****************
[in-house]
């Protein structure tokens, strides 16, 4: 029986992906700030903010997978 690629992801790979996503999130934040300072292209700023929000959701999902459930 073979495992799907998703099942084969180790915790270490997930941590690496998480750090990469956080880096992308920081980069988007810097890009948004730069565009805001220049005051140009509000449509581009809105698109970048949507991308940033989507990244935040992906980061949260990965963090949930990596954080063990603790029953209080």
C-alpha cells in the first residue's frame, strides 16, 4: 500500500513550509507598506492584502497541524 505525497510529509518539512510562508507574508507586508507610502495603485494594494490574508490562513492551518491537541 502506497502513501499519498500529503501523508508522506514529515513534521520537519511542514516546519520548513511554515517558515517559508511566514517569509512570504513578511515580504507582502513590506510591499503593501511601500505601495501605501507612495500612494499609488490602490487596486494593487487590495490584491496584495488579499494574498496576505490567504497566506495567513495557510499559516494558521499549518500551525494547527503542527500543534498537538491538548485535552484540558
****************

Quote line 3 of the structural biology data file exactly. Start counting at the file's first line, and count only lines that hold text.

C-alpha cells in the first residue's frame, strides 16, 4: 500500500513550509507598506492584502497541524 505525497510529509518539512510562508507574508507586508507610502495603485494594494490574508490562513492551518491537541 502506497502513501499519498500529503501523508508522506514529515513534521520537519511542514516546519520548513511554515517558515517559508511566514517569509512570504513578511515580504507582502513590506510591499503593501511601500505601495501605501507612495500612494499609488490602490487596486494593487487590495490584491496584495488579499494574498496576505490567504497566506495567513495557510499559516494558521499549518500551525494547527503542527500543534498537538491538548485535552484540558